JUNEAU, Alaska — Parents will be able to send their kids to private or religious schools using public education funds if a new constitutional amendment passes.
Wasilla Republican Rep. Wes Keller has renewed his efforts to create a school voucher program, which would be significantly different from the state's limited charter school system, even as the state teachers union stands in opposition.
Advocates say the proposal would give parents more choice and provide better educational opportunities for low-income students, allowing "all students to attend a school that challenges them, regardless of family income," Keller said in a statement.
Opponents say the plan would cut much-needed funding from Alaska's public school system. "We're opening a huge can of worms if we let that money go," said state Rep. Harriet Drummond, a former Anchorage School Board member.
Seven states, including Alaska, are debating similar programs this legislative session, according to Robert Enlow, president and CEO of the Friedman Foundation for Educational Choice, a pro-voucher think tank.
As it stands, 21 states and the District of Columbia offer what the Friedman Foundation refers to as "school choice" programs.
Alaska's proposal would also strike a provision in the state constitution that prohibits the government from sending taxpayer dollars to religious schools.
The plan faces criticism on several fronts, including opposition from many who support offering more public school options to students and the expansion of Alaska's charter school system — the independently-run, state-funded, non-religious schools are available in only a handful of districts.
The voucher plan would allow for stipends given by the government to be used to help students pay for their education outside of the public school system.
Those in favor say it will improve education by creating competition for students between private, religious and public schools, eventually improving education all the way around.
It "infuses competition into a monopoly," said supporter Rep. Lynn Gattis, R-Wasilla, the chairwoman of the House Education Committee.
Citing studies from the Friedman Foundation, Keller said the amendment "actually introduces more money into, for education."
The National Education Association of Alaska, the major teachers union in the state, staunchly opposes the plan and doubts Keller's assumption.
"It's frustrating to see that the leadership of Alaska seems to be engaged in helping for-profit companies increase their profits, and at the same time are holding education — public education in Alaska — hostage," union president Ron Fuhrer said.
Two House Democrats from Anchorage — Drummond, who serves on the House Education Committee, and Andrew Josephson, a certified teacher — don't think a voucher system would benefit the state's children.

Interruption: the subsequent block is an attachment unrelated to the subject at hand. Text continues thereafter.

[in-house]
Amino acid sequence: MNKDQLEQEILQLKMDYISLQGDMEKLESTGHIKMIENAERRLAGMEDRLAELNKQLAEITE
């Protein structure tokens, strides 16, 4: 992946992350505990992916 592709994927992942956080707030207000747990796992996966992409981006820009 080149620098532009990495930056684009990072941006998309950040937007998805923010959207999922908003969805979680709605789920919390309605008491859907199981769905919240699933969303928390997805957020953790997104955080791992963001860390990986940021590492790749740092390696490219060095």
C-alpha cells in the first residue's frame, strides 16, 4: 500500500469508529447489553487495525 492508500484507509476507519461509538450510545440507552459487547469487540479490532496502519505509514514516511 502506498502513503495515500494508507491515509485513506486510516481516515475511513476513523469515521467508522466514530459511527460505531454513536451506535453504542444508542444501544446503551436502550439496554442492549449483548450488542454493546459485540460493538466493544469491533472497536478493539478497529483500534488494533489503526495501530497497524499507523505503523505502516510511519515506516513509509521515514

Drummond said she is particularly concerned by the lack of controls and oversight over how the money would be spent in private or religious schools.
She also rebutted the idea that school choice would introduce more money into education, but would instead divert funds away from the public school system. She said a voucher system would be particularly costly for rural or sparsely populated districts, most of which only offer one school to choose from.
"Our schools are already suffering from cuts," Drummond said. "This will exacerbate that situation."
The proposal is currently before the House Education Committee. If it's ultimately approved by lawmakers, it would go before voters in 2014. Any proposed constitutional amendment requires a supermajority — or three-fourths approval — in both the House and Senate before it can be placed on the ballot during a general election for voters to decide.
Keller put forward the same resolution during the last Legislature, but the plan never made it to a vote after it became clear that it lacked the support to pass the House. This time, Keller believes the resolution has a better chance, saying he's received support from newly elected lawmakers.
One such freshman, Wasilla Republican state Sen. Mike Dunleavy, a former public school principal and superintendent, said in an email that he supports letting the people of Alaska vote on the issue. Gattis, the education committee chairwoman, also is a newly elected member of the state House.
The outcome, however, is not certain. Drummond also is new at the Capitol. And the desire to protect and educate Alaska's children could lead to a heated battle as the resolution makes its way through the legislature.
Keller said that as any parent knows, there is a "visceral desire to make sure the kid gets every break they can."